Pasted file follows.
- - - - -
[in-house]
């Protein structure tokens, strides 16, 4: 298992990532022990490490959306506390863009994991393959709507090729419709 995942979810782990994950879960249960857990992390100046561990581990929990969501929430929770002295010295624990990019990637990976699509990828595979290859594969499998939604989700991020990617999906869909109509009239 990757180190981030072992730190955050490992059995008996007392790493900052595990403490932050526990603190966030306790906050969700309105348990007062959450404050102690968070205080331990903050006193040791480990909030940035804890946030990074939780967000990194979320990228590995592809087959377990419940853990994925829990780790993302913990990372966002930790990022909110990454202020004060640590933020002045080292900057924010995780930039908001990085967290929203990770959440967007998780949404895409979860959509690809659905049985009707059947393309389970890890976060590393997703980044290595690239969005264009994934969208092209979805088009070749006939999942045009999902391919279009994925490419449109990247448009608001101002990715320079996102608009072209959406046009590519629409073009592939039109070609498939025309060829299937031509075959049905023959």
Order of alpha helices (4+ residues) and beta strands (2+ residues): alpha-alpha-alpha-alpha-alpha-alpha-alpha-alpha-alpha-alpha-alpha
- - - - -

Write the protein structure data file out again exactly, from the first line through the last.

[in-house]
């Protein structure tokens, strides 16, 4: 298992990532022990490490959306506390863009994991393959709507090729419709 995942979810782990994950879960249960857990992390100046561990581990929990969501929430929770002295010295624990990019990637990976699509990828595979290859594969499998939604989700991020990617999906869909109509009239 990757180190981030072992730190955050490992059995008996007392790493900052595990403490932050526990603190966030306790906050969700309105348990007062959450404050102690968070205080331990903050006193040791480990909030940035804890946030990074939780967000990194979320990228590995592809087959377990419940853990994925829990780790993302913990990372966002930790990022909110990454202020004060640590933020002045080292900057924010995780930039908001990085967290929203990770959440967007998780949404895409979860959509690809659905049985009707059947393309389970890890976060590393997703980044290595690239969005264009994934969208092209979805088009070749006939999942045009999902391919279009994925490419449109990247448009608001101002990715320079996102608009072209959406046009590519629409073009592939039109070609498939025309060829299937031509075959049905023959």
Order of alpha helices (4+ residues) and beta strands (2+ residues): alpha-alpha-alpha-alpha-alpha-alpha-alpha-alpha-alpha-alpha-alpha